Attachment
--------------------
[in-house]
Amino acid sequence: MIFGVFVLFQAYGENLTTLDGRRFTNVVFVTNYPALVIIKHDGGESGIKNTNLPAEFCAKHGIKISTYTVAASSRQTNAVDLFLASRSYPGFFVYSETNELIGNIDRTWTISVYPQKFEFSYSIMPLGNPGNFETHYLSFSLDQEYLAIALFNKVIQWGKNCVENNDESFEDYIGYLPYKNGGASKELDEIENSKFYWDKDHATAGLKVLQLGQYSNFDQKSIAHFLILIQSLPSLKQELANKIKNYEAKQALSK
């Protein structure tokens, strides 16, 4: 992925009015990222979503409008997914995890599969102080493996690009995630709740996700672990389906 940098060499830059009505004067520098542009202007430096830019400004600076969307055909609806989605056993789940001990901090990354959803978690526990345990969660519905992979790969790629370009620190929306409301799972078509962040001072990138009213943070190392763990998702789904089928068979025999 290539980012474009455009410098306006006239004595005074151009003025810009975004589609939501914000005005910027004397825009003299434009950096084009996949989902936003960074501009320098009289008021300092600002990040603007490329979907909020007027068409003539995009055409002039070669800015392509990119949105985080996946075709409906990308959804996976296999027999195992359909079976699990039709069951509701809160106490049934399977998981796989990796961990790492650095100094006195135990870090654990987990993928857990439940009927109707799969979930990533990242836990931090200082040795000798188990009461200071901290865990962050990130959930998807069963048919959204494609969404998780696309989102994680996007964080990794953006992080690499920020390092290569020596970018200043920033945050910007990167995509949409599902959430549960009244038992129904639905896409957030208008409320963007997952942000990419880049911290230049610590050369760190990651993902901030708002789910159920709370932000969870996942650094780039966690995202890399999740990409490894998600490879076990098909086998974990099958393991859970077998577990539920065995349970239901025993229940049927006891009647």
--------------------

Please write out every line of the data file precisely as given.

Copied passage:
[in-house]
Amino acid sequence: MIFGVFVLFQAYGENLTTLDGRRFTNVVFVTNYPALVIIKHDGGESGIKNTNLPAEFCAKHGIKISTYTVAASSRQTNAVDLFLASRSYPGFFVYSETNELIGNIDRTWTISVYPQKFEFSYSIMPLGNPGNFETHYLSFSLDQEYLAIALFNKVIQWGKNCVENNDESFEDYIGYLPYKNGGASKELDEIENSKFYWDKDHATAGLKVLQLGQYSNFDQKSIAHFLILIQSLPSLKQELANKIKNYEAKQALSK
């Protein structure tokens, strides 16, 4: 992925009015990222979503409008997914995890599969102080493996690009995630709740996700672990389906 940098060499830059009505004067520098542009202007430096830019400004600076969307055909609806989605056993789940001990901090990354959803978690526990345990969660519905992979790969790629370009620190929306409301799972078509962040001072990138009213943070190392763990998702789904089928068979025999 290539980012474009455009410098306006006239004595005074151009003025810009975004589609939501914000005005910027004397825009003299434009950096084009996949989902936003960074501009320098009289008021300092600002990040603007490329979907909020007027068409003539995009055409002039070669800015392509990119949105985080996946075709409906990308959804996976296999027999195992359909079976699990039709069951509701809160106490049934399977998981796989990796961990790492650095100094006195135990870090654990987990993928857990439940009927109707799969979930990533990242836990931090200082040795000798188990009461200071901290865990962050990130959930998807069963048919959204494609969404998780696309989102994680996007964080990794953006992080690499920020390092290569020596970018200043920033945050910007990167995509949409599902959430549960009244038992129904639905896409957030208008409320963007997952942000990419880049911290230049610590050369760190990651993902901030708002789910159920709370932000969870996942650094780039966690995202890399999740990409490894998600490879076990098909086998974990099958393991859970077998577990539920065995349970239901025993229940049927006891009647």